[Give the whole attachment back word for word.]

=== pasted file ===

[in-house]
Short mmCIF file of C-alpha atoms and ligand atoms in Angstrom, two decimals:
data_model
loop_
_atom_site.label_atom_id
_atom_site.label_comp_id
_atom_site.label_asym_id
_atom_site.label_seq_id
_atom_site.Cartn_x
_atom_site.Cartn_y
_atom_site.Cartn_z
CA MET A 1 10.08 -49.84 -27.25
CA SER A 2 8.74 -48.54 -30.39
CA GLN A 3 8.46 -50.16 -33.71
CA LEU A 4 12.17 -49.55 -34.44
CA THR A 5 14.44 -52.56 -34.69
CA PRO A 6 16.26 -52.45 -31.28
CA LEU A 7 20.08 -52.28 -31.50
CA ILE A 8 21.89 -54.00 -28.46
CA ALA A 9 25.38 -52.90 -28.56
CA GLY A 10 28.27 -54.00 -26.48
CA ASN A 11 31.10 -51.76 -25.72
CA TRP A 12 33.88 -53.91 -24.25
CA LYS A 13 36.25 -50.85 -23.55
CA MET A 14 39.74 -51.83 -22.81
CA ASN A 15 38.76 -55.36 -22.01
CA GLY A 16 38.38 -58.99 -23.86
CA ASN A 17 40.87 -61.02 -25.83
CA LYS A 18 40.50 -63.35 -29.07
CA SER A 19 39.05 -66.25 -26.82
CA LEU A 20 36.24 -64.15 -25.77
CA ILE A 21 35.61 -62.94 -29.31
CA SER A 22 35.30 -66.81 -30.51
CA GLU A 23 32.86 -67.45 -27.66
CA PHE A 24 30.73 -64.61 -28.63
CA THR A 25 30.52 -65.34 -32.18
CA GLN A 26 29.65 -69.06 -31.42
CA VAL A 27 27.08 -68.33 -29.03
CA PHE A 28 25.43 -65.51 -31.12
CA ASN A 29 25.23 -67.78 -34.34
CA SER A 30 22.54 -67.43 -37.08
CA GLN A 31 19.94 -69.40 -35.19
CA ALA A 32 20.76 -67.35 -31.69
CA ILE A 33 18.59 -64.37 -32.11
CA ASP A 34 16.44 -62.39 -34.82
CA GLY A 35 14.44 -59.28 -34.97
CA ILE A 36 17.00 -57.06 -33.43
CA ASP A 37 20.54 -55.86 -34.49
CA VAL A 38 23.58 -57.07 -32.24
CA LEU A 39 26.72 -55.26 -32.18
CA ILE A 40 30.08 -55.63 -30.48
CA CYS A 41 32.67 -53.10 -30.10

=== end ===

[in-house]
Short mmCIF file of C-alpha atoms and ligand atoms in Angstrom, two decimals:
data_model
loop_
_atom_site.label_atom_id
_atom_site.label_comp_id
_atom_site.label_asym_id
_atom_site.label_seq_id
_atom_site.Cartn_x
_atom_site.Cartn_y
_atom_site.Cartn_z
CA MET A 1 10.08 -49.84 -27.25
CA SER A 2 8.74 -48.54 -30.39
CA GLN A 3 8.46 -50.16 -33.71
CA LEU A 4 12.17 -49.55 -34.44
CA THR A 5 14.44 -52.56 -34.69
CA PRO A 6 16.26 -52.45 -31.28
CA LEU A 7 20.08 -52.28 -31.50
CA ILE A 8 21.89 -54.00 -28.46
CA ALA A 9 25.38 -52.90 -28.56
CA GLY A 10 28.27 -54.00 -26.48
CA ASN A 11 31.10 -51.76 -25.72
CA TRP A 12 33.88 -53.91 -24.25
CA LYS A 13 36.25 -50.85 -23.55
CA MET A 14 39.74 -51.83 -22.81
CA ASN A 15 38.76 -55.36 -22.01
CA GLY A 16 38.38 -58.99 -23.86
CA ASN A 17 40.87 -61.02 -25.83
CA LYS A 18 40.50 -63.35 -29.07
CA SER A 19 39.05 -66.25 -26.82
CA LEU A 20 36.24 -64.15 -25.77
CA ILE A 21 35.61 -62.94 -29.31
CA SER A 22 35.30 -66.81 -30.51
CA GLU A 23 32.86 -67.45 -27.66
CA PHE A 24 30.73 -64.61 -28.63
CA THR A 25 30.52 -65.34 -32.18
CA GLN A 26 29.65 -69.06 -31.42
CA VAL A 27 27.08 -68.33 -29.03
CA PHE A 28 25.43 -65.51 -31.12
CA ASN A 29 25.23 -67.78 -34.34
CA SER A 30 22.54 -67.43 -37.08
CA GLN A 31 19.94 -69.40 -35.19
CA ALA A 32 20.76 -67.35 -31.69
CA ILE A 33 18.59 -64.37 -32.11
CA ASP A 34 16.44 -62.39 -34.82
CA GLY A 35 14.44 -59.28 -34.97
CA ILE A 36 17.00 -57.06 -33.43
CA ASP A 37 20.54 -55.86 -34.49
CA VAL A 38 23.58 -57.07 -32.24
CA LEU A 39 26.72 -55.26 -32.18
CA ILE A 40 30.08 -55.63 -30.48
CA CYS A 41 32.67 -53.10 -30.10